Wednesday, April 16, 2014
Jackie Robinson Day
April 15 is recognized by Major League Baseball as Jackie Robinson Day remembering the life of Jackie Robinson . On April 15, 1947 Jackie Robinson became the first African American to play professional baseball.
Jackie was the leader and sparkplug of the Brooklyn Dodgers playing second base. Jackie was welcomed by Brooklyn shortstop Pee Wee Reese,but many fans jeered and some players petitioned to remove Robinson. Jackie received death threats. Jackie became beloved by Brooklyn fans and paved the way for future black and Latino stars such as Roy Campanella, Willie Mays. Roberto Clemente and Hank Aaron. Brooklyn won six pennants in the ten years Robinson played at Ebbets Field, but usually Brooklyn lost to the New York Yankees in the World Series. Brooklyn was known as the “loveable losers.” In 1955, lead by a 36 year old Jackie, Brooklyn finally won its only World Series Championship defeating the Yankees. After the 1956 season Jackie retired from the Dodgers after Brooklyn tried to trade Jackie to the Giants. Jack Roosevelt Robinson was so much more than a baseball player. He was a star athlete at UCLA becoming the first UCLA Bruin to letter in four sports: baseball, basketball, football and track. He was a football All American and NCAA broadjump champion. Yet Robinson left UCLA due to financial hardships to play semi-pro football for the Honolulu Bears. During World War Two, Jackie volunteered for the Army and became a second lieutenant. He was court-martialed after refusing to give up his seat on a segragated military bus. Jackie was aquitted and given an honorable discharge. Jackie Robinson was a civil rights activist and community leader seeking “first class citizenship” for all Americans. He was a member of the NAACP and testified before Congress on housing and civil rights. He also played in the Negro Leagues for the Kansas City Monarchs. Jackie Robinson was the first African American elected into the baseball Hall of Fame in 1972. He was the head of Human Resouces for the Chock Full of Nuts coffee company.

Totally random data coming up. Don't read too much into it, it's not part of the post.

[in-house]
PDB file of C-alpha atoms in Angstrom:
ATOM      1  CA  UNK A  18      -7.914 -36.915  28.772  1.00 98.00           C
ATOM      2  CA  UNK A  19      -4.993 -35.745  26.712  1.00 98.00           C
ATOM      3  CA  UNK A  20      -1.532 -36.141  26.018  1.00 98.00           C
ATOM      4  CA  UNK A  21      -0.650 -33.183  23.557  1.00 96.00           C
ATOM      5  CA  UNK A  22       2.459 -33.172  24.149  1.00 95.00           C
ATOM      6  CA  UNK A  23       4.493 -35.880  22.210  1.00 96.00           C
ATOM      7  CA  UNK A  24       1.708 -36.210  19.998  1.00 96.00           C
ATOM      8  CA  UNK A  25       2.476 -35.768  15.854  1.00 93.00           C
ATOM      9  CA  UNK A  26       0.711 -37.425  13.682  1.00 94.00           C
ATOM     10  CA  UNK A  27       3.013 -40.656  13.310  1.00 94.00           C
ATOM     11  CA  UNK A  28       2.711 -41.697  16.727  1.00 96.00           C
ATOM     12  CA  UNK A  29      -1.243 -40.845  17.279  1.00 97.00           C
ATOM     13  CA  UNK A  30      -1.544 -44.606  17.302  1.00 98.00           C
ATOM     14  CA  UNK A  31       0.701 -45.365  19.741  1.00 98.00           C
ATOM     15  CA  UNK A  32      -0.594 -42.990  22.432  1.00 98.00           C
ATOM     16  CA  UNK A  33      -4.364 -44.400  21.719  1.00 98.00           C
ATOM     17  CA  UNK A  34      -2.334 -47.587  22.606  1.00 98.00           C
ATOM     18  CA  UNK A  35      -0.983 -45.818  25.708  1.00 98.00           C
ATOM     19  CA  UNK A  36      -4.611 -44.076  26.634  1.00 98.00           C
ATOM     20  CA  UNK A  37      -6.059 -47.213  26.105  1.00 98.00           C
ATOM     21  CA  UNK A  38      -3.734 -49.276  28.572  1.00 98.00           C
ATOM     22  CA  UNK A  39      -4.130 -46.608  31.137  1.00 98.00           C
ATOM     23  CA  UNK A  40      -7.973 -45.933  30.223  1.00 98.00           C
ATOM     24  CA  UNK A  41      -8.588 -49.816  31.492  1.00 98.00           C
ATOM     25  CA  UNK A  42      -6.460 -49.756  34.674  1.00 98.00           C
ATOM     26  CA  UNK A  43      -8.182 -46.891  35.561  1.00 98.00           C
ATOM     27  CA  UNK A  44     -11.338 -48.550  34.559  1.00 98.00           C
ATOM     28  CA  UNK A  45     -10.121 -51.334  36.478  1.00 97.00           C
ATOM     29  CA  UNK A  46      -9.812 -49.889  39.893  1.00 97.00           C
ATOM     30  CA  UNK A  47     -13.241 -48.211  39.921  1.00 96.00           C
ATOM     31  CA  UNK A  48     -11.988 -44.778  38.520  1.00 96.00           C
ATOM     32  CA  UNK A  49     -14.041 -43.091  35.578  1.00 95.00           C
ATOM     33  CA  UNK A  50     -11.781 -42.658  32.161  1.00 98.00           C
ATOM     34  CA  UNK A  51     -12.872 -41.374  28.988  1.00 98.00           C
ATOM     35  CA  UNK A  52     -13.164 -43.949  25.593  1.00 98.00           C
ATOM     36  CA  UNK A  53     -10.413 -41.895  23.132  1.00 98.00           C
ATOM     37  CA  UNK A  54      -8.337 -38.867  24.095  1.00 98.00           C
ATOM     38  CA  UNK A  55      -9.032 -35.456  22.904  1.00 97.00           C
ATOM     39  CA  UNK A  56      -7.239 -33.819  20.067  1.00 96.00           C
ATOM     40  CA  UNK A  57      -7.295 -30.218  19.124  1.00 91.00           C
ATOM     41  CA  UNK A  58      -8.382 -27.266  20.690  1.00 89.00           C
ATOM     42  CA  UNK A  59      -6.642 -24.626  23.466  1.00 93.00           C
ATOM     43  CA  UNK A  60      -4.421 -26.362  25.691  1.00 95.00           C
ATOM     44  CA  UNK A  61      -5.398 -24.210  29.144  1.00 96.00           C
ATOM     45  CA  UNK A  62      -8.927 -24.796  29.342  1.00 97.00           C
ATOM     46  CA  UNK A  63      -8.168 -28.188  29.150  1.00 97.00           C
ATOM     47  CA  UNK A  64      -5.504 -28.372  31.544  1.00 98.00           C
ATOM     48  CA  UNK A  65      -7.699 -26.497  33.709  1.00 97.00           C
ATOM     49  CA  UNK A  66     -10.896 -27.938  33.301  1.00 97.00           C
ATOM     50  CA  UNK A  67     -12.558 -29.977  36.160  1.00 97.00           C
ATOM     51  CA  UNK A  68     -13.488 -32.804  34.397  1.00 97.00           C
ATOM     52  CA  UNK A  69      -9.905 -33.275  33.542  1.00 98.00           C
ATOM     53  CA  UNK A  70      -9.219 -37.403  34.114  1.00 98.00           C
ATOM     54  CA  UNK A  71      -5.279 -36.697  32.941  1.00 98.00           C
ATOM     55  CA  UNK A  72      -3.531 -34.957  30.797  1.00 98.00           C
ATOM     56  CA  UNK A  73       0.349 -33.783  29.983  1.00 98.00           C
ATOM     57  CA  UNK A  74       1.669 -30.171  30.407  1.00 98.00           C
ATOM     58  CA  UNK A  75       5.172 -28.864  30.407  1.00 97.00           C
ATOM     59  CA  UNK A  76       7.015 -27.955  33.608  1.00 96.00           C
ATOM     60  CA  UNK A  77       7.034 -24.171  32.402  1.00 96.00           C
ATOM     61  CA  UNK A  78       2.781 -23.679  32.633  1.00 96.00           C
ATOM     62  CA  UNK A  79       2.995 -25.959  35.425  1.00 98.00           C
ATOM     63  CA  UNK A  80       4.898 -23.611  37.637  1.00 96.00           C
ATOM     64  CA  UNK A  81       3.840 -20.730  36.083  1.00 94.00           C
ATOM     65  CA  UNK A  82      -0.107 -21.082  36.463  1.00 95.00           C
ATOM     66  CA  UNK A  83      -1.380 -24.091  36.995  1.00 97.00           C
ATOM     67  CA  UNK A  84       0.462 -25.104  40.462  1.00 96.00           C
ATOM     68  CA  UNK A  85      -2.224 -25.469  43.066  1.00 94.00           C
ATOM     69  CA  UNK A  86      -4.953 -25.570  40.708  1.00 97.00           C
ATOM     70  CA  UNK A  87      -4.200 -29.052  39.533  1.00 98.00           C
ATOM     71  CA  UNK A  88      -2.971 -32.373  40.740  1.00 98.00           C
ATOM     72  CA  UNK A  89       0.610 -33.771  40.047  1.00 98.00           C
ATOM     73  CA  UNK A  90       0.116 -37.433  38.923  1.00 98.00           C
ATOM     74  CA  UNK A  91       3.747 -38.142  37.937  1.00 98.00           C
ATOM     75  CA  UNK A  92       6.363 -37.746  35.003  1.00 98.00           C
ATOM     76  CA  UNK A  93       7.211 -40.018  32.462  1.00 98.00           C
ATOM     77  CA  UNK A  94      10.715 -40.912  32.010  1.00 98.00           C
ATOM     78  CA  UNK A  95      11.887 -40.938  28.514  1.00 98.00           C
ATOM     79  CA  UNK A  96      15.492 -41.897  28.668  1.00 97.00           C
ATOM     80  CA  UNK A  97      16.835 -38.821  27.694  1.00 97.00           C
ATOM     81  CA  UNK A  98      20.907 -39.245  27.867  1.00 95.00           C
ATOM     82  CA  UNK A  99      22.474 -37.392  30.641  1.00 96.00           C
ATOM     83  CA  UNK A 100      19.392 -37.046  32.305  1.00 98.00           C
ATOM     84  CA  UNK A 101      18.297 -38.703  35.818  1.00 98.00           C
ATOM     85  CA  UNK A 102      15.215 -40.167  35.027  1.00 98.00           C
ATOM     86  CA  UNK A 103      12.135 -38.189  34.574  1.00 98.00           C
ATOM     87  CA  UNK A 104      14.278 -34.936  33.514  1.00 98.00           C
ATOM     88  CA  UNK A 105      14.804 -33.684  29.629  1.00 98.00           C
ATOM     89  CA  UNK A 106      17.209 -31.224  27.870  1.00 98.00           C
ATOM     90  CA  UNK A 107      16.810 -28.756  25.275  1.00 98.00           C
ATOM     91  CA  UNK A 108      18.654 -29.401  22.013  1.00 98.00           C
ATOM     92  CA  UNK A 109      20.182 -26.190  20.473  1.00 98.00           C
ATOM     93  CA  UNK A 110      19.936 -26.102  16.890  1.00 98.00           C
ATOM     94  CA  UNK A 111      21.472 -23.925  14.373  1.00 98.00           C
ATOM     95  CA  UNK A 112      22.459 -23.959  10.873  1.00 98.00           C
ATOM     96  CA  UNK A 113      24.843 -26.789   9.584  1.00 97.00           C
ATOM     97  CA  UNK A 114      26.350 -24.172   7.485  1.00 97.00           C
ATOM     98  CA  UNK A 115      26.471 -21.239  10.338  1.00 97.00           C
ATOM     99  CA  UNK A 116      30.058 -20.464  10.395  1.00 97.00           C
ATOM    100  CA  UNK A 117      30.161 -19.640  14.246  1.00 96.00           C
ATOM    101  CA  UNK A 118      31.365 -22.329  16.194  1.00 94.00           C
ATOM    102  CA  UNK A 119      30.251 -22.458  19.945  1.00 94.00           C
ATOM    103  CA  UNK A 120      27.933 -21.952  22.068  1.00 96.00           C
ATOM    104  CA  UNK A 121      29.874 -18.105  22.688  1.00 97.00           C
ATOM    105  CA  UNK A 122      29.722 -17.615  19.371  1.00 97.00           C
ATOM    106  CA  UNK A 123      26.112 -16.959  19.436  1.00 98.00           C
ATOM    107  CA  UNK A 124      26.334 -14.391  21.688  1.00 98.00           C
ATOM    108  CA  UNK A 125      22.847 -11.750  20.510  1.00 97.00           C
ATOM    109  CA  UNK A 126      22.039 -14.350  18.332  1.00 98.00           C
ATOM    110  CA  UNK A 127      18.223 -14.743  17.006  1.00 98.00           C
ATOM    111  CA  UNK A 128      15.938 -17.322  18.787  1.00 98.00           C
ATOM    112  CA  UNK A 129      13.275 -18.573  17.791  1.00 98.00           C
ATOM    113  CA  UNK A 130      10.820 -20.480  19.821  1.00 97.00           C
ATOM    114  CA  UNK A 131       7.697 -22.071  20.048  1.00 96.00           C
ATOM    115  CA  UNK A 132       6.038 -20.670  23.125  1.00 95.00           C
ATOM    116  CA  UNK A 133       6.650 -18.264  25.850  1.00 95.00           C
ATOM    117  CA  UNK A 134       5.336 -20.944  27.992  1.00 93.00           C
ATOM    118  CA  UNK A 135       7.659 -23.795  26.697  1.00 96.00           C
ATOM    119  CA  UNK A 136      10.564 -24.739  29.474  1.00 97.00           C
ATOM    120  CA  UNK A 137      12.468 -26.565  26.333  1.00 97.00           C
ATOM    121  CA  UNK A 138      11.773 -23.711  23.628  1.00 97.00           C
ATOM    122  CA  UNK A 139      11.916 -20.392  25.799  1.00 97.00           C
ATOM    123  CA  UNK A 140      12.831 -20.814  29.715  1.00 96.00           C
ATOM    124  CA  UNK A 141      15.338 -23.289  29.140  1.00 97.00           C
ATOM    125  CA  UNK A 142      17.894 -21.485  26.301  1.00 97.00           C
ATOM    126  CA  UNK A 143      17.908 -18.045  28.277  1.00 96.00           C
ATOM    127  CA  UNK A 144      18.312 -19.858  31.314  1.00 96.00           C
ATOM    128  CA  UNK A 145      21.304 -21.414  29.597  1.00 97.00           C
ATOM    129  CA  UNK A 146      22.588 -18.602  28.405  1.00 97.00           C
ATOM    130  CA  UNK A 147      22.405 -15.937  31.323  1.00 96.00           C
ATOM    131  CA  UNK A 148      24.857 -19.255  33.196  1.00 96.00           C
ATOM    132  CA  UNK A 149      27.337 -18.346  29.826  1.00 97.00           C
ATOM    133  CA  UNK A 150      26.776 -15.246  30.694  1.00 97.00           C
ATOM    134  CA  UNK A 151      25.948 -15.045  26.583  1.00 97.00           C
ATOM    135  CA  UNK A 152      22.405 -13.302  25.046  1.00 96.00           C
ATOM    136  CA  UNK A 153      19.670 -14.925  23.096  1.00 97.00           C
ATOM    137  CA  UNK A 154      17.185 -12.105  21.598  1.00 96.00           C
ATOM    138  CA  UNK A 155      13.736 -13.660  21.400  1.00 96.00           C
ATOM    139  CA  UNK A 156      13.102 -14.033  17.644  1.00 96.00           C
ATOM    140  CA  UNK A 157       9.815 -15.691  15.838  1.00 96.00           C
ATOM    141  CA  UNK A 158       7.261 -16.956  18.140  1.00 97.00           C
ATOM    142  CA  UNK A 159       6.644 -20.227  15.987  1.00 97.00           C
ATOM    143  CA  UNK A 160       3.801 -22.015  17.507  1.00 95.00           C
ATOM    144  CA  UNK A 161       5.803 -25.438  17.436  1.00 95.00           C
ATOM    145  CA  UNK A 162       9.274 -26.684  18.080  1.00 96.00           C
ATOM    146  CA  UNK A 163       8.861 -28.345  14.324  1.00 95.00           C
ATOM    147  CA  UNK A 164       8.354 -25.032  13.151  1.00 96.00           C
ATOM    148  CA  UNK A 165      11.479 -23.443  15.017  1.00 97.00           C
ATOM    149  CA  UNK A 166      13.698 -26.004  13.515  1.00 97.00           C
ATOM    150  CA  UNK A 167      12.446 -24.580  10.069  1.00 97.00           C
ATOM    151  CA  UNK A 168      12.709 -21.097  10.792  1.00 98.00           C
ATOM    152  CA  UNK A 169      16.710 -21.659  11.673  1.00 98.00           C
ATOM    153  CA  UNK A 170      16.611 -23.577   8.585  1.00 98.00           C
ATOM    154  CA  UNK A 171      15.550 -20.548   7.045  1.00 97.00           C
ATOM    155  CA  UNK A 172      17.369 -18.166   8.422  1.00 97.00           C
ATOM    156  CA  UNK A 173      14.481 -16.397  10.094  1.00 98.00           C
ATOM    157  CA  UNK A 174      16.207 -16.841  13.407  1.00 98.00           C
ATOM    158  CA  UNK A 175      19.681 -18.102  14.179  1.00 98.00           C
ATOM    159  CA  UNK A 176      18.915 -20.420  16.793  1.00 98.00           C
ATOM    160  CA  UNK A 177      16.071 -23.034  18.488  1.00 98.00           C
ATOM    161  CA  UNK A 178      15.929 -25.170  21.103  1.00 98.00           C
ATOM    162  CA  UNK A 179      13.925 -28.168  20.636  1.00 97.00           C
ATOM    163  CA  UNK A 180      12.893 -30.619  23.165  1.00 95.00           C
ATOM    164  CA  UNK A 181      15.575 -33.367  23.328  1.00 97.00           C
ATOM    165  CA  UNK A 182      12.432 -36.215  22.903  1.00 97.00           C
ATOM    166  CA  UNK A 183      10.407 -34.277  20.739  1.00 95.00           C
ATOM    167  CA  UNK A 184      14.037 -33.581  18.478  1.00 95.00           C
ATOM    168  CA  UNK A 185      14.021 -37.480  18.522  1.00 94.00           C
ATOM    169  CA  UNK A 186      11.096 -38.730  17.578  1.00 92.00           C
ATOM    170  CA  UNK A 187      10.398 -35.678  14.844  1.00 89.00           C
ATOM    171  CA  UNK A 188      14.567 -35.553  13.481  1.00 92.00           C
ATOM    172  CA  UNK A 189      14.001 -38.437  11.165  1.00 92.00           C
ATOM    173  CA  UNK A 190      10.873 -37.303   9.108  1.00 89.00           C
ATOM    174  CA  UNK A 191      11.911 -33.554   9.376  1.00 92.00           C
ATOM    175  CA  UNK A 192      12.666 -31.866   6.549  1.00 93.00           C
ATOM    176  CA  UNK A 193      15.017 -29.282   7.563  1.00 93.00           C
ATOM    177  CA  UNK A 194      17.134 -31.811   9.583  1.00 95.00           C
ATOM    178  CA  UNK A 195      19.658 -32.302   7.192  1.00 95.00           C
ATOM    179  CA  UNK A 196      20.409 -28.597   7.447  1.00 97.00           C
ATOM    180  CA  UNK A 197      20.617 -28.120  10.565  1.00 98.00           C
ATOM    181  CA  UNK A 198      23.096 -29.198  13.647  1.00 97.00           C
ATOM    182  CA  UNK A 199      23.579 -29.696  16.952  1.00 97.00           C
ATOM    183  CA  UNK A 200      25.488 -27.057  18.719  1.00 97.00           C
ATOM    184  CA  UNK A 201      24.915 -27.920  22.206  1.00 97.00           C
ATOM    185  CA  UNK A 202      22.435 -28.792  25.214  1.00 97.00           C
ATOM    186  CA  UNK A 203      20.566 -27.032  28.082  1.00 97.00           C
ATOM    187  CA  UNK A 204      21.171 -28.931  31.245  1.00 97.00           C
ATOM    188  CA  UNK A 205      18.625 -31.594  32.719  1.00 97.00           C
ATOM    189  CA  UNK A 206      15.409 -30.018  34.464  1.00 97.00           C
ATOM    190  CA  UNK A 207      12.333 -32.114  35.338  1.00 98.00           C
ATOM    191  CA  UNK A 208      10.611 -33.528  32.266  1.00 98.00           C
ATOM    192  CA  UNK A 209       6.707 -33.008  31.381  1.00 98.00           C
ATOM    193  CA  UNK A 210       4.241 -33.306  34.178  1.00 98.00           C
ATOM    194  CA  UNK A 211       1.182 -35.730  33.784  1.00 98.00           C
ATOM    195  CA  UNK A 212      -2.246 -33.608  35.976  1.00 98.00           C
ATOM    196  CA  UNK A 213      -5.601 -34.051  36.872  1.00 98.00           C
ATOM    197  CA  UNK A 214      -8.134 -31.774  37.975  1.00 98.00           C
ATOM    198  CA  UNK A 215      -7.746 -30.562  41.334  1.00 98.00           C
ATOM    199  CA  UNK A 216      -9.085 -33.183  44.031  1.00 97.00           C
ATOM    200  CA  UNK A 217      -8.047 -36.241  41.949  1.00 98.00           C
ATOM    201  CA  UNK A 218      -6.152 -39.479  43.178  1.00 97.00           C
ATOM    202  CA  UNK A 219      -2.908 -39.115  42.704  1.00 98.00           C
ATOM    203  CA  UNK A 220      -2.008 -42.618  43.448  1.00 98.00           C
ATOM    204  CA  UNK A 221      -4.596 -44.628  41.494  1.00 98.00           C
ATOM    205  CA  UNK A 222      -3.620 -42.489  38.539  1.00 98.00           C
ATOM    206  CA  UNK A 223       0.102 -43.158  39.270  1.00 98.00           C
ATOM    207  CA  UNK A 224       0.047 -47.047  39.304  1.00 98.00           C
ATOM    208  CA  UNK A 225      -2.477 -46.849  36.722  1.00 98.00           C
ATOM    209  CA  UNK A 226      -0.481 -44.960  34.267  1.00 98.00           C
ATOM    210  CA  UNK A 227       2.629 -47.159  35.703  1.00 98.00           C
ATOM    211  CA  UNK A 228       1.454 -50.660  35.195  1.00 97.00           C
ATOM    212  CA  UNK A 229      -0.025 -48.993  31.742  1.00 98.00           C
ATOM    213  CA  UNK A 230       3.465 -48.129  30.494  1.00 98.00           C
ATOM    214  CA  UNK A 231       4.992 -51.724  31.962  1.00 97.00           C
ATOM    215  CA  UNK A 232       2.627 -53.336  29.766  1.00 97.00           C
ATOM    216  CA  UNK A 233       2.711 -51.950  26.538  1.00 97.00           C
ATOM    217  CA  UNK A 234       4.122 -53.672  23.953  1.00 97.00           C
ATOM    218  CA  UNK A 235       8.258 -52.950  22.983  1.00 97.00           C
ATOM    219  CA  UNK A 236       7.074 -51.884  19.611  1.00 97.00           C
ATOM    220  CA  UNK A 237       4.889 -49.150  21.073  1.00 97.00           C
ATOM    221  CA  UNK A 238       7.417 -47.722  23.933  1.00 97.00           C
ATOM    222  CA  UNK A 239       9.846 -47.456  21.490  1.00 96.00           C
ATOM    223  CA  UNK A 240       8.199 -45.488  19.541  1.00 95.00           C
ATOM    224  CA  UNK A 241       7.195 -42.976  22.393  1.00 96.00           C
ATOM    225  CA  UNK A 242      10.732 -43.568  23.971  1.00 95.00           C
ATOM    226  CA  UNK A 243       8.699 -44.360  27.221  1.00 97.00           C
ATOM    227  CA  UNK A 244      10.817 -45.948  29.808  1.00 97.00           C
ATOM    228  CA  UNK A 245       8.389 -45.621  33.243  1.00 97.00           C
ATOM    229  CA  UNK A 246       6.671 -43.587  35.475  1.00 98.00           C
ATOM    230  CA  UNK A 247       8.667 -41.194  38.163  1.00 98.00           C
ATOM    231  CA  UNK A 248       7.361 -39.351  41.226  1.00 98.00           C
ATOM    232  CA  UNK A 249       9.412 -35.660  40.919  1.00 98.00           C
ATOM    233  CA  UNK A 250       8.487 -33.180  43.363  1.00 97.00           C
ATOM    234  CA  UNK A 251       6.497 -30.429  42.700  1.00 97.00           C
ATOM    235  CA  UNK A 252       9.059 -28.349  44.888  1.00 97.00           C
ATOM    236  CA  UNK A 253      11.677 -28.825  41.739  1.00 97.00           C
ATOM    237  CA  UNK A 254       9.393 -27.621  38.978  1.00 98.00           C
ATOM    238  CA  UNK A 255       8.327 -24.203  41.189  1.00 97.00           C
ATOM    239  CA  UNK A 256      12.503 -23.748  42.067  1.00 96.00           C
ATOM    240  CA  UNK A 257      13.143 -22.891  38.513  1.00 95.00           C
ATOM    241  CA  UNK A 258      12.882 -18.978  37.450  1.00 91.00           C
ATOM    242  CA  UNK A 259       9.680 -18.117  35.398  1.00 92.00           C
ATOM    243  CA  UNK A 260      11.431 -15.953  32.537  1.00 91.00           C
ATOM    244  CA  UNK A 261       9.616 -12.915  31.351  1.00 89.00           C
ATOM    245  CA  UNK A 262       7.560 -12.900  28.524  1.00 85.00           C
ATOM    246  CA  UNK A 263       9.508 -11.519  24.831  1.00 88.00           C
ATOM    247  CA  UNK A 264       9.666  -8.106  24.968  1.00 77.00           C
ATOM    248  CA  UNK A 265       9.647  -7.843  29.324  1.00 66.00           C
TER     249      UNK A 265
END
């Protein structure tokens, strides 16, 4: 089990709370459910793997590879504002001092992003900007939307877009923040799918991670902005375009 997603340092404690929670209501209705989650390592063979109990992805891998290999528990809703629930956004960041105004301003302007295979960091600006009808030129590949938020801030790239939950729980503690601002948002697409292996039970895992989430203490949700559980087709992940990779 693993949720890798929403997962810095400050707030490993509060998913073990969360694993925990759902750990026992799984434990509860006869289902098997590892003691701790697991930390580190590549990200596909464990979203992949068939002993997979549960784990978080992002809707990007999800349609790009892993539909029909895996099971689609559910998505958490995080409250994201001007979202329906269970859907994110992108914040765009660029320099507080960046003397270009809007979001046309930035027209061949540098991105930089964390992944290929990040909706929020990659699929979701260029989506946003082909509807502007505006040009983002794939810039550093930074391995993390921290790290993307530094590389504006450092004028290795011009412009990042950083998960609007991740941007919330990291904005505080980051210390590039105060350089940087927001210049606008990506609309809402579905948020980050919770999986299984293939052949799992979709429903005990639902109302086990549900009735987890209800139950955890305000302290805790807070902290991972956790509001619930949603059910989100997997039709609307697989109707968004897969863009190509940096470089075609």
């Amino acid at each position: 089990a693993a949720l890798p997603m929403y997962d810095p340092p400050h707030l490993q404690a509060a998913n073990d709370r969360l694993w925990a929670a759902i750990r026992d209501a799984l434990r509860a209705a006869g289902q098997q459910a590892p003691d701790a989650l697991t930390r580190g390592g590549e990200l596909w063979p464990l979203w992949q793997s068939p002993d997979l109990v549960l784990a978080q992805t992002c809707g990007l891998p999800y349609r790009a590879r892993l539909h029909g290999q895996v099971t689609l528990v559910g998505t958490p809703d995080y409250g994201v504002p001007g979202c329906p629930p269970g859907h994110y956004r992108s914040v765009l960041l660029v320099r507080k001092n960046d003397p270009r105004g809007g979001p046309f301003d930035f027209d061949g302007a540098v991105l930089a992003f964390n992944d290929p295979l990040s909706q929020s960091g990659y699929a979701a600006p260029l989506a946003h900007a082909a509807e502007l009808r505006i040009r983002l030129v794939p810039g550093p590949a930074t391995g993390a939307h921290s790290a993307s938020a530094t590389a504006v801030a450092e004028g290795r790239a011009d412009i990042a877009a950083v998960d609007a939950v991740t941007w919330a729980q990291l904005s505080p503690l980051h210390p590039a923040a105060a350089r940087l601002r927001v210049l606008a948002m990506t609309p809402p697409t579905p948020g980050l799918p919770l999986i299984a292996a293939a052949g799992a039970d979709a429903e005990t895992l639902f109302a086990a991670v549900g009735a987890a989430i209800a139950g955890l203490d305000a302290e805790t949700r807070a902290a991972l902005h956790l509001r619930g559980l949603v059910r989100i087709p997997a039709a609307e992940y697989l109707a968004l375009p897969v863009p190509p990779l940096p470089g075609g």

Today baseball is an international game with professional leagues in Japan, Korea and Italy. Stars from all over the globe come to play in America. The racism that Jackie Robinson endured opened the gates for future generations of ball players. Many of us remember the image of Jackie stealing home in the World Series sliding under the tag of catcher Yogi Berra. Jackie Robinson will always be remembered as one of the “Boys of Summer” along with Pee Wee Reese, Gil Hodges, Roy Campellna, Duke Snider and others playing in Brooklyn where the players lived and shopped in the same community with their fans. Jackie Robinson passed away too young after his induction to the Hall of Fame. Inscribed on his tombstone at Cyress Hills Cemetery is his motto, “A life is not important, except for the impact it has on other lives.”
Greg Bennett Andrews